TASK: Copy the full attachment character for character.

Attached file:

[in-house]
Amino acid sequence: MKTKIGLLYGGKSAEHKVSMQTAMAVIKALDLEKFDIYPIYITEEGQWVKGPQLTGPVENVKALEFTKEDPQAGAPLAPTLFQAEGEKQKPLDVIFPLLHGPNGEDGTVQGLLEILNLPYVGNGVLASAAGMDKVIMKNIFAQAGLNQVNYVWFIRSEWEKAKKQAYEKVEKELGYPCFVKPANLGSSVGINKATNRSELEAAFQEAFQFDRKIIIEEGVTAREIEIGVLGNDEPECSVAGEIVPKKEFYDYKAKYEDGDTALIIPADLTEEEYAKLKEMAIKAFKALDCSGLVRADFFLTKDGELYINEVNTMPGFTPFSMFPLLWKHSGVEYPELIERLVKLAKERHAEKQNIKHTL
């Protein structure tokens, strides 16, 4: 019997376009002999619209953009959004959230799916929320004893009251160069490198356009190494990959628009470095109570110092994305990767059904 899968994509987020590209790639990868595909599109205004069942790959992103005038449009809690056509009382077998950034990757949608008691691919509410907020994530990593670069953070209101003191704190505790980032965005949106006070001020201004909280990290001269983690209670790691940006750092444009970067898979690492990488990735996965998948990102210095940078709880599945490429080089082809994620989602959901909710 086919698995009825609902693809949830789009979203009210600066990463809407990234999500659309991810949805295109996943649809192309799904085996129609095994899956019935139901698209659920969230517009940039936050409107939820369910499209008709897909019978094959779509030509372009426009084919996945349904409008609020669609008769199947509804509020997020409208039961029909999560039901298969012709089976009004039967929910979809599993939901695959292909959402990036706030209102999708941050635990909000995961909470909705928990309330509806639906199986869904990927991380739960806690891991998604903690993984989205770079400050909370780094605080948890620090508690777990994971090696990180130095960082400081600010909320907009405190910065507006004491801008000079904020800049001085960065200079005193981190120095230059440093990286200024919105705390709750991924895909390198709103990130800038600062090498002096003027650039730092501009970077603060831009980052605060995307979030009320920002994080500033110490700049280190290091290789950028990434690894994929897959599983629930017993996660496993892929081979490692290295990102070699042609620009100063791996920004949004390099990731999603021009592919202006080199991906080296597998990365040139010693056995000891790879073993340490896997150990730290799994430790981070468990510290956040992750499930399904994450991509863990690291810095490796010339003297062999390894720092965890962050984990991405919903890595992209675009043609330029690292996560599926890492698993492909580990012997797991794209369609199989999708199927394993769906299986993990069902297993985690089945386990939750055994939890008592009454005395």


[in-house]
Amino acid sequence: MKTKIGLLYGGKSAEHKVSMQTAMAVIKALDLEKFDIYPIYITEEGQWVKGPQLTGPVENVKALEFTKEDPQAGAPLAPTLFQAEGEKQKPLDVIFPLLHGPNGEDGTVQGLLEILNLPYVGNGVLASAAGMDKVIMKNIFAQAGLNQVNYVWFIRSEWEKAKKQAYEKVEKELGYPCFVKPANLGSSVGINKATNRSELEAAFQEAFQFDRKIIIEEGVTAREIEIGVLGNDEPECSVAGEIVPKKEFYDYKAKYEDGDTALIIPADLTEEEYAKLKEMAIKAFKALDCSGLVRADFFLTKDGELYINEVNTMPGFTPFSMFPLLWKHSGVEYPELIERLVKLAKERHAEKQNIKHTL
């Protein structure tokens, strides 16, 4: 019997376009002999619209953009959004959230799916929320004893009251160069490198356009190494990959628009470095109570110092994305990767059904 899968994509987020590209790639990868595909599109205004069942790959992103005038449009809690056509009382077998950034990757949608008691691919509410907020994530990593670069953070209101003191704190505790980032965005949106006070001020201004909280990290001269983690209670790691940006750092444009970067898979690492990488990735996965998948990102210095940078709880599945490429080089082809994620989602959901909710 086919698995009825609902693809949830789009979203009210600066990463809407990234999500659309991810949805295109996943649809192309799904085996129609095994899956019935139901698209659920969230517009940039936050409107939820369910499209008709897909019978094959779509030509372009426009084919996945349904409008609020669609008769199947509804509020997020409208039961029909999560039901298969012709089976009004039967929910979809599993939901695959292909959402990036706030209102999708941050635990909000995961909470909705928990309330509806639906199986869904990927991380739960806690891991998604903690993984989205770079400050909370780094605080948890620090508690777990994971090696990180130095960082400081600010909320907009405190910065507006004491801008000079904020800049001085960065200079005193981190120095230059440093990286200024919105705390709750991924895909390198709103990130800038600062090498002096003027650039730092501009970077603060831009980052605060995307979030009320920002994080500033110490700049280190290091290789950028990434690894994929897959599983629930017993996660496993892929081979490692290295990102070699042609620009100063791996920004949004390099990731999603021009592919202006080199991906080296597998990365040139010693056995000891790879073993340490896997150990730290799994430790981070468990510290956040992750499930399904994450991509863990690291810095490796010339003297062999390894720092965890962050984990991405919903890595992209675009043609330029690292996560599926890492698993492909580990012997797991794209369609199989999708199927394993769906299986993990069902297993985690089945386990939750055994939890008592009454005395």